- BlackBerry has announced that it's going to outsource all future handset development.
- The investing world has generally received the news positively.
- But what exactly does this move mean for BBRY investors?
BlackBerry (NSDQ:BBRY) has acquired a brand-new look sans hardware. During the company's latest earnings call, BlackBerry announced that it will formally exit the hardware business, and will outsource all future hardware development. According to chief executive John Chen, this move will allow the company to reduce its capital investments and enhance return on capital.
BlackBerry stock at first responded well to the announcement, jumping as much as 7%. But the shares have cooled off of late, giving up most of those flash gains. Now that the hoopla has worn off a bit, it is a good time to take a deeper look into the merits of abandoning the hardware business, or lack thereof.
Pivoting out of hardware
For some time now, BlackBerry has been pivoting away from the beleaguered hardware business to the high-margins software business. The company sold a pitiful 3.2M BlackBerry devices in 2015, a far cry from the 52.3 million devices it sold just four years ago. BlackBerry clearly underestimated the direction where the mobile industry was headed to, aptly summarized in this excerpt from the Wall Street Journal:
"When [founder Mike] Lazaridis conducted an autopsy on Apple's (NSDQ:AAPL) first iPhone in the summer of 2007 he was stunned to find so much computing power inside the sleek phone. The phone was nonsensical, he told his team. There was no way the networks could manage the videos, photos and other internet traffic Apple was promising iPhone users."
Apple went on to cut an exclusive deal with AT&T (NYSE:T) which gave the giant carrier a strong incentive to upgrade its networks. Other carriers soon followed suit and LTE networks became the norm everywhere. Suddenly, the value proposition of an iPhone to the user increased dramatically due to its ability to handle almost any kind of apps, while the likes of BlackBerry and Nokia (NYSE:NOK) were left in the dust.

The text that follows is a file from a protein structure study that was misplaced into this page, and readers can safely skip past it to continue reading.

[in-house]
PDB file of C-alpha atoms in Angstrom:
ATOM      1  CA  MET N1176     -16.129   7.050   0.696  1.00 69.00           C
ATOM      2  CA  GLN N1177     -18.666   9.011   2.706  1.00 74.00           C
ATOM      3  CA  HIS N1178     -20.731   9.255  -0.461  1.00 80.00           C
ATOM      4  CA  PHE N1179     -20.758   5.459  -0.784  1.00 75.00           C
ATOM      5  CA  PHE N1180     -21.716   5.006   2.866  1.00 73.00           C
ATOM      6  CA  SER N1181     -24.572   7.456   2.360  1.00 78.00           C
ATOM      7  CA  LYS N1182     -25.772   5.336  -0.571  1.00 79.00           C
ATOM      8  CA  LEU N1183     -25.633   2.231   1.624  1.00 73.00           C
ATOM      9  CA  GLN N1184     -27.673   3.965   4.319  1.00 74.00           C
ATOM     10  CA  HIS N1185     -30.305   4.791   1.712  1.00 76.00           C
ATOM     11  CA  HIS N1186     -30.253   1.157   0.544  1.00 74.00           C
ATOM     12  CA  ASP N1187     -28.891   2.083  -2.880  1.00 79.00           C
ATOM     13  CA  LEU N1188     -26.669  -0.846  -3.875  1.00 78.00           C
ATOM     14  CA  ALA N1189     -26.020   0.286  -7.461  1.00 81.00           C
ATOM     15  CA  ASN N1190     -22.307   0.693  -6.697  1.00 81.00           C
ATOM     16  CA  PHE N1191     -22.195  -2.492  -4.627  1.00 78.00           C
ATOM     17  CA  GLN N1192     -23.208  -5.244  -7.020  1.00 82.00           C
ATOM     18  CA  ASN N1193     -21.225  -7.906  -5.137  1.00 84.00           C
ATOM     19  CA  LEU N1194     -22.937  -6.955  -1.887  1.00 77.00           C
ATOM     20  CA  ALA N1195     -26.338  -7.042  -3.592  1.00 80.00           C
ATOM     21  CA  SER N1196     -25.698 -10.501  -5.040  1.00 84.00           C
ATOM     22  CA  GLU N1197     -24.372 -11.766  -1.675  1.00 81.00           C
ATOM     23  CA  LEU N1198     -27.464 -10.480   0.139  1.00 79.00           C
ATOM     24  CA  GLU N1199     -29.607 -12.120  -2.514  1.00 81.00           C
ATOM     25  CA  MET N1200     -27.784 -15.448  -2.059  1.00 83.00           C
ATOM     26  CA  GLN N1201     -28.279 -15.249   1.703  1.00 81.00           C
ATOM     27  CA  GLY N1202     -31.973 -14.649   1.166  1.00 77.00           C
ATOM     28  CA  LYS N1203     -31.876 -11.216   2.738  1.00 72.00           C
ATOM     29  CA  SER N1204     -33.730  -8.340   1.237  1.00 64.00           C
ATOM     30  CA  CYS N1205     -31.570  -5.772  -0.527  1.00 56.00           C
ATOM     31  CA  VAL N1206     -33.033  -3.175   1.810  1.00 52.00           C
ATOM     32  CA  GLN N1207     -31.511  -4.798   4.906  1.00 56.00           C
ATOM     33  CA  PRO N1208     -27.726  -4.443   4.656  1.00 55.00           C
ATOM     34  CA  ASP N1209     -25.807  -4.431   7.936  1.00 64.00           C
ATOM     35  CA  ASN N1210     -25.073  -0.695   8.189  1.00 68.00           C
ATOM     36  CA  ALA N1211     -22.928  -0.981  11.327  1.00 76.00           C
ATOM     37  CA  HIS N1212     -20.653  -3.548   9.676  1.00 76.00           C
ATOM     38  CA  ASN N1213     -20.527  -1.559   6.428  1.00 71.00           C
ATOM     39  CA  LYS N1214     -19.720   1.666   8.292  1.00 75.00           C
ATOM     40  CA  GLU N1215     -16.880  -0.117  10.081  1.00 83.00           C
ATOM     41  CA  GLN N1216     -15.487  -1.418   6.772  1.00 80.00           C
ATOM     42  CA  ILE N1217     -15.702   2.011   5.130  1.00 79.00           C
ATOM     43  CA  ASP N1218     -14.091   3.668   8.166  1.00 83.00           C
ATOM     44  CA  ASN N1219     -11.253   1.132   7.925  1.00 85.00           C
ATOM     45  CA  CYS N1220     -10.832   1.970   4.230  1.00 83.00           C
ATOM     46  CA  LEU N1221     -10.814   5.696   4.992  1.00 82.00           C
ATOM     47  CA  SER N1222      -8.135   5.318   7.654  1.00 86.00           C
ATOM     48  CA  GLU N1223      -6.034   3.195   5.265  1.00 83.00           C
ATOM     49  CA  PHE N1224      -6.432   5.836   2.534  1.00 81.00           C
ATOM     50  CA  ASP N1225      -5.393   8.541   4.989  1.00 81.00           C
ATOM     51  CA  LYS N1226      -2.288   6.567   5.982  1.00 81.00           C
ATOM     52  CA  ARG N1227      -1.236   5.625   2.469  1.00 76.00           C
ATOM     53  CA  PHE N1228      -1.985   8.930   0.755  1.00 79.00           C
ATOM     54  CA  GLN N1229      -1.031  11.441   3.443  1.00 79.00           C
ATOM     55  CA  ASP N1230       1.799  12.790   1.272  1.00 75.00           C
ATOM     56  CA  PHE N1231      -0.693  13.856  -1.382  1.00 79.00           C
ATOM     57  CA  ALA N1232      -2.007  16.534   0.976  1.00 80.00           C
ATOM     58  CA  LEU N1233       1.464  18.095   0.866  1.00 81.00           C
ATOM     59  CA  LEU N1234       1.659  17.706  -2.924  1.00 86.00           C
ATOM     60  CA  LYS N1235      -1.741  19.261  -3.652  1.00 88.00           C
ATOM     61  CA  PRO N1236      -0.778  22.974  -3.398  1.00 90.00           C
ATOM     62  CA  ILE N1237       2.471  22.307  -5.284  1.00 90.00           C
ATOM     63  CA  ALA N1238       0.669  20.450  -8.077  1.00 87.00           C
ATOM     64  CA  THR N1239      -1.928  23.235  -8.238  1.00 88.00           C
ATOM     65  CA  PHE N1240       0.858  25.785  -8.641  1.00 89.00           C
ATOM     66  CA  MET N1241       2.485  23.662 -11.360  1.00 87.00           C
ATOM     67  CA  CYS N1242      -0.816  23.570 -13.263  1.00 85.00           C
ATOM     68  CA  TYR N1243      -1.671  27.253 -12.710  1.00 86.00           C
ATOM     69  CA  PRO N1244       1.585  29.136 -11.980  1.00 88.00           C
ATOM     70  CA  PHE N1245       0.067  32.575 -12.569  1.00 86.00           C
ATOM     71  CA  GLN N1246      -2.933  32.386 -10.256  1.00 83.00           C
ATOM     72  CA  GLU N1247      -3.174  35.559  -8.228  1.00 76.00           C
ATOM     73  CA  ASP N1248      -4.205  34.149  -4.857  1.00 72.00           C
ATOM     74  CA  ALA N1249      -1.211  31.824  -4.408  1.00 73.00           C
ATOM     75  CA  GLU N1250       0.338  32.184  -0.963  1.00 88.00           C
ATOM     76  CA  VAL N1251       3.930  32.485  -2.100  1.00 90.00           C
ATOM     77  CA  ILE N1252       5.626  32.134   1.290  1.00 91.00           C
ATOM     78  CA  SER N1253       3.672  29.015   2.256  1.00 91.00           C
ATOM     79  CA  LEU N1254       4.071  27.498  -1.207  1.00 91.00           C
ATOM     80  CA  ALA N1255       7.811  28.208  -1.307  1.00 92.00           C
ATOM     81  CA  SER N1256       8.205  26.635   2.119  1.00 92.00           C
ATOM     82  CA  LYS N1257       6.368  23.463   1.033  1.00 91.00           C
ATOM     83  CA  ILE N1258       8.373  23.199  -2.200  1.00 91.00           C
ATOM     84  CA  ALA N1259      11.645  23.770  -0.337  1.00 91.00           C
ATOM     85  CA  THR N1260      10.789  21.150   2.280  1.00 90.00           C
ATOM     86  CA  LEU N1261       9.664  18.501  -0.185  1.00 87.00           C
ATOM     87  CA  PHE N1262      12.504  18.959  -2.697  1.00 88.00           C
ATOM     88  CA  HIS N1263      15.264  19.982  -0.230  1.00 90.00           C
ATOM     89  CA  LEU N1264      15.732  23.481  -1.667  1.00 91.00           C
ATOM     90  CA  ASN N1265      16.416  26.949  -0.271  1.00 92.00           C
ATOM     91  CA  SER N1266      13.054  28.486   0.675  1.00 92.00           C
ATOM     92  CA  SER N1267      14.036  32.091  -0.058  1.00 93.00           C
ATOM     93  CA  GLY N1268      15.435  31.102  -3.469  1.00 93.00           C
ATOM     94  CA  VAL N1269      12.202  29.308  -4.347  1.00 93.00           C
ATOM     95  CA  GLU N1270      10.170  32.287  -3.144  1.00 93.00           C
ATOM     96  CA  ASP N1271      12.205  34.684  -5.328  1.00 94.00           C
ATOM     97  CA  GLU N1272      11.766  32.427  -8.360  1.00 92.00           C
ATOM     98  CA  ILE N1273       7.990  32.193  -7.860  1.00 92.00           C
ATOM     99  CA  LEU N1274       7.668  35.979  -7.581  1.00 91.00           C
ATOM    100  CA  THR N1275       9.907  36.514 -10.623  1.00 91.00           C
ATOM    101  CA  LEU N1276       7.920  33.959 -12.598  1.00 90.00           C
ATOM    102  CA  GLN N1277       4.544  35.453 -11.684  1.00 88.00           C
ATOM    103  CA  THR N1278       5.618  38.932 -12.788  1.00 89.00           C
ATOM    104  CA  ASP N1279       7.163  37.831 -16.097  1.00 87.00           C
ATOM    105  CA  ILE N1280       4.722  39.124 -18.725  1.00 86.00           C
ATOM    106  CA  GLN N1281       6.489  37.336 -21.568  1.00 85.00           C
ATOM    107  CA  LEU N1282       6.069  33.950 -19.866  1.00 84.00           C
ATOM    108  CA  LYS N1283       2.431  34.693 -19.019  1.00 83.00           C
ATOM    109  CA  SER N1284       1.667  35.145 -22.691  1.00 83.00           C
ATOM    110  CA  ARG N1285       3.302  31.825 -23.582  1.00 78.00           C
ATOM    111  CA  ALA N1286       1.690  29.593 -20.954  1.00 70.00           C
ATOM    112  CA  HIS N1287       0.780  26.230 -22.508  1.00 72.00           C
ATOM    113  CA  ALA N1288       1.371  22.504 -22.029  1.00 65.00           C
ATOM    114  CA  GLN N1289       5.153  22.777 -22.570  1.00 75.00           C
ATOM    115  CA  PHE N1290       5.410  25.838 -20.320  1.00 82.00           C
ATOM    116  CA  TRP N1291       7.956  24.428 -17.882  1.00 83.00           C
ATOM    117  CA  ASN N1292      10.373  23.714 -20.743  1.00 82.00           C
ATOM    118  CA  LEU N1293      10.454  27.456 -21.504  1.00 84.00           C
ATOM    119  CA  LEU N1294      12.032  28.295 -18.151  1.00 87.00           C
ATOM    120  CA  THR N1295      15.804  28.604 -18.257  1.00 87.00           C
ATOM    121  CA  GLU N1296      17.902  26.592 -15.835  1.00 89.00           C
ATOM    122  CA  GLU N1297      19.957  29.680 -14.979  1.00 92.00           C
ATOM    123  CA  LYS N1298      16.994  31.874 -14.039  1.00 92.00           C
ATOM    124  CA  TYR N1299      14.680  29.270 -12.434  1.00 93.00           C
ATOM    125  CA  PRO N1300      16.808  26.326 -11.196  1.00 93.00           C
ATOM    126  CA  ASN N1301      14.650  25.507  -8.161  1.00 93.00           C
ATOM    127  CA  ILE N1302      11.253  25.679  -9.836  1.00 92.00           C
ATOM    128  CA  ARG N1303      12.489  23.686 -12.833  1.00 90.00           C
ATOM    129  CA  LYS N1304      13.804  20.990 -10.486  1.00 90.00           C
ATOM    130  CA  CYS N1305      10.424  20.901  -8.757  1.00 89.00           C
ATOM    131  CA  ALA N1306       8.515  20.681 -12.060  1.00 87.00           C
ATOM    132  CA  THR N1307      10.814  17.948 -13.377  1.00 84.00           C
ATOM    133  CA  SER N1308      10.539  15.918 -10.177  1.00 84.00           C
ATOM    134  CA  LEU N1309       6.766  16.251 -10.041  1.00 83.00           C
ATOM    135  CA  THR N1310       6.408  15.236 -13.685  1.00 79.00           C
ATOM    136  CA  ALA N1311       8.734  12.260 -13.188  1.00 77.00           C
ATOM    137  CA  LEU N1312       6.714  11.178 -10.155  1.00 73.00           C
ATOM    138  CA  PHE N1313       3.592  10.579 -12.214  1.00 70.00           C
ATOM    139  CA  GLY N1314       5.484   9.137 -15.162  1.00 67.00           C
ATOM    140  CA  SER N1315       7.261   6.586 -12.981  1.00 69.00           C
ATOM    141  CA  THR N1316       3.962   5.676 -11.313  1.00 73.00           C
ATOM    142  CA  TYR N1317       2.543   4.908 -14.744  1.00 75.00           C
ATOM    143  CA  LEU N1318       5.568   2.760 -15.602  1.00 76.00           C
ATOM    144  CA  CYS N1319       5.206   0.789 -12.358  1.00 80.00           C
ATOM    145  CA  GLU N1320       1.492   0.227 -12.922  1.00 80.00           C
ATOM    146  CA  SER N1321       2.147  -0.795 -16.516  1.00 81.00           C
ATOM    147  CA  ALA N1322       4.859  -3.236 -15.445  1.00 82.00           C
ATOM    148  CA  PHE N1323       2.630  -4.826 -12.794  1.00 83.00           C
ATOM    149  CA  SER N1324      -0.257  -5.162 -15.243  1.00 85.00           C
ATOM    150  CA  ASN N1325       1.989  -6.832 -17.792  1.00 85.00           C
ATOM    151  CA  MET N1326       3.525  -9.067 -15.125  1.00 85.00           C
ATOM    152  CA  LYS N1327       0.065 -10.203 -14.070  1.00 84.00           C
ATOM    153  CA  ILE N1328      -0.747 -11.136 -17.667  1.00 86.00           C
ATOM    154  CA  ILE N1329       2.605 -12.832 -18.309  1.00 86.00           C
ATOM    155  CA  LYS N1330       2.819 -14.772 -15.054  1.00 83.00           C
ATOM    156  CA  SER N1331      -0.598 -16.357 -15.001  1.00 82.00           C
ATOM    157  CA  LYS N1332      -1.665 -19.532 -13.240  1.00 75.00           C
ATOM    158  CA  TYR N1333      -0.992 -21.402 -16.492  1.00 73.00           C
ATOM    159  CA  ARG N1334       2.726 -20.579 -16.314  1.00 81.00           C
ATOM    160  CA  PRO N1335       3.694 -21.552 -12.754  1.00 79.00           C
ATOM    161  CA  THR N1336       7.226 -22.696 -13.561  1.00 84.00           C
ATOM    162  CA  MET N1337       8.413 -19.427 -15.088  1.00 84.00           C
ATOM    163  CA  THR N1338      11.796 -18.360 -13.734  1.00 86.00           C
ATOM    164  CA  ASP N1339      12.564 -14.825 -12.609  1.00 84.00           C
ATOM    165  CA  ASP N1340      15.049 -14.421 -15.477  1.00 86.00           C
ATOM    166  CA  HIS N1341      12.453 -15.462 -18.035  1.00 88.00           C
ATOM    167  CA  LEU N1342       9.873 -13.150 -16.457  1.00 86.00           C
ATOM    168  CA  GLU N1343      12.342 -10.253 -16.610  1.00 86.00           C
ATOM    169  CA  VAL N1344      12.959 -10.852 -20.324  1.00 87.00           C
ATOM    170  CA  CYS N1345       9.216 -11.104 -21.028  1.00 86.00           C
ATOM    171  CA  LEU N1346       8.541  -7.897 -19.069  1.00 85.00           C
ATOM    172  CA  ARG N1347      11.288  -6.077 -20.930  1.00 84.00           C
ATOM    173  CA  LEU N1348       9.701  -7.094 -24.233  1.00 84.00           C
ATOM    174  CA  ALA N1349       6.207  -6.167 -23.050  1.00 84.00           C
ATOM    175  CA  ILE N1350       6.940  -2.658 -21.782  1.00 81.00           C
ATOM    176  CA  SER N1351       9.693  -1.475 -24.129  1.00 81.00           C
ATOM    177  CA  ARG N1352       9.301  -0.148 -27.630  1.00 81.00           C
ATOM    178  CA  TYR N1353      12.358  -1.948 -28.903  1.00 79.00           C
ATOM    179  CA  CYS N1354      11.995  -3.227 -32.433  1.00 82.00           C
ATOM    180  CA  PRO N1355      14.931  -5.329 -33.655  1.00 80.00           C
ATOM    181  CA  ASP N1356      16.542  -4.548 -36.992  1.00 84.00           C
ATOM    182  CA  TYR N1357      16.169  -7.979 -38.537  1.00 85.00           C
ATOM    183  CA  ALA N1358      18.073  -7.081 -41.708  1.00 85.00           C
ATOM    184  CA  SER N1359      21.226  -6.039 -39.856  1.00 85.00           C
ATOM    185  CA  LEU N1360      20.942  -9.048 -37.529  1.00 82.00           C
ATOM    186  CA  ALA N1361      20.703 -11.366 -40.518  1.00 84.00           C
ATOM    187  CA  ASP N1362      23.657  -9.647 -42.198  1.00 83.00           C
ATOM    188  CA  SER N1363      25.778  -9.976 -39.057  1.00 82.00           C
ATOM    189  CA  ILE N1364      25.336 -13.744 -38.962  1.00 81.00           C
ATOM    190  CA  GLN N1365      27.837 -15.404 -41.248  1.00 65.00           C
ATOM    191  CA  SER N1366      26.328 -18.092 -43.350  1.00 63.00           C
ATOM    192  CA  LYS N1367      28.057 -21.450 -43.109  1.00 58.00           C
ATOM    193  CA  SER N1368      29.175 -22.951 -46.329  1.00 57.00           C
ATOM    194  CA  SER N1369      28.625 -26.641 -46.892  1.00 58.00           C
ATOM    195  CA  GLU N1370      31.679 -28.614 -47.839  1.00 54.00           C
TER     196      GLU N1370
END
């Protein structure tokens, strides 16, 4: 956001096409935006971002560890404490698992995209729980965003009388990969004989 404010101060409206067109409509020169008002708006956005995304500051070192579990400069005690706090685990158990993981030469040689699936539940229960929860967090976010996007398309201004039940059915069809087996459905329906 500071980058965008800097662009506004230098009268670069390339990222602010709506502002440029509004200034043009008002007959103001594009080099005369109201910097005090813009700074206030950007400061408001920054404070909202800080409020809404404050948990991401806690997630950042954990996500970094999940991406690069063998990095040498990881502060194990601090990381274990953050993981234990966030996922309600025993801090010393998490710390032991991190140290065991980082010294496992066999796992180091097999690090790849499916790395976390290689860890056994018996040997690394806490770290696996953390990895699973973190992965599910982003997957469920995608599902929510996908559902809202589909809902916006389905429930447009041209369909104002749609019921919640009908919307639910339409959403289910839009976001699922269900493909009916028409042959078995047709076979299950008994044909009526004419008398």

BlackBerry finished the last quarter with a revenue of $334 million, a sharp 30% year-over-year decline. Only 30% of that revenue came from the sale of mobile devices, with 44% coming from software and services while 26% was tied to service access fees (SAF). BlackBerry recognised revenue on just 400,000 units in the latest quarter. Meanwhile, non-GAAP EPS of 0.00 was a slight improvement from -$0.03 posted in the year ago comparable quarter.
A day late and a dollar short?
Those numbers could have been a lot worse, had the company's Software and Services segment not come to its rescue with 89% revenue growth to $154M. There's a caveat here, though. Although growth in the software segment appears impressive, investors should keep in mind that it came on the back of easy comps after the segment badly missed on Wall Street expectations of $167M during last year's comparable quarter. BlackBerry has already lost its leading position in EMM (Enterprise Mobility Management) to Vmware's (NYSE:VMW) AirWatch, and the entry of other players into the market could see the company concede even more market share.
BlackBerry posted non-GAAP gross margin of 62%, a record for the company. Exit from the hardware business is likely to lead to more margin expansion, and allow the company to lower its cash burn. BlackBerry exited the second quarter with free cash flow of -$45M. Investors should, however, not expect too much in the way of cost savings. Mr. Chen said that exiting the hardware segment will lead to fewer than 100 job cuts from the company's current payroll of more than 4,500 employees. Further, investors should also note that the company was non-committal regarding its plans to launch its latest Android smartphone, unveiled in late July. According to Chen,
"If I decide not to go ahead with that phone, you may have seen the last BlackBerry-designed phone,"
So maybe the company will continue with the development of its latest smartphone. Over the medium and long-term, it's not clear whether BlackBerry will completely abandon designing any hardware devices. SAF revenue is likely to continue its decline.
The biggest benefit that BlackBerry will enjoy from exiting its hardware design and manufacturing business is that the company is likely to see a considerable slowdown in its worrying cash burn. But I cannot see any clear new growth runways for the company from here. The company has $1.23B cash and cash equivalents on its books, so it can still conceivably make other strategic plays including acquisitions as it tries to create shareholder value. But at the moment BlackBerry stock still remains a risky long-term bet.
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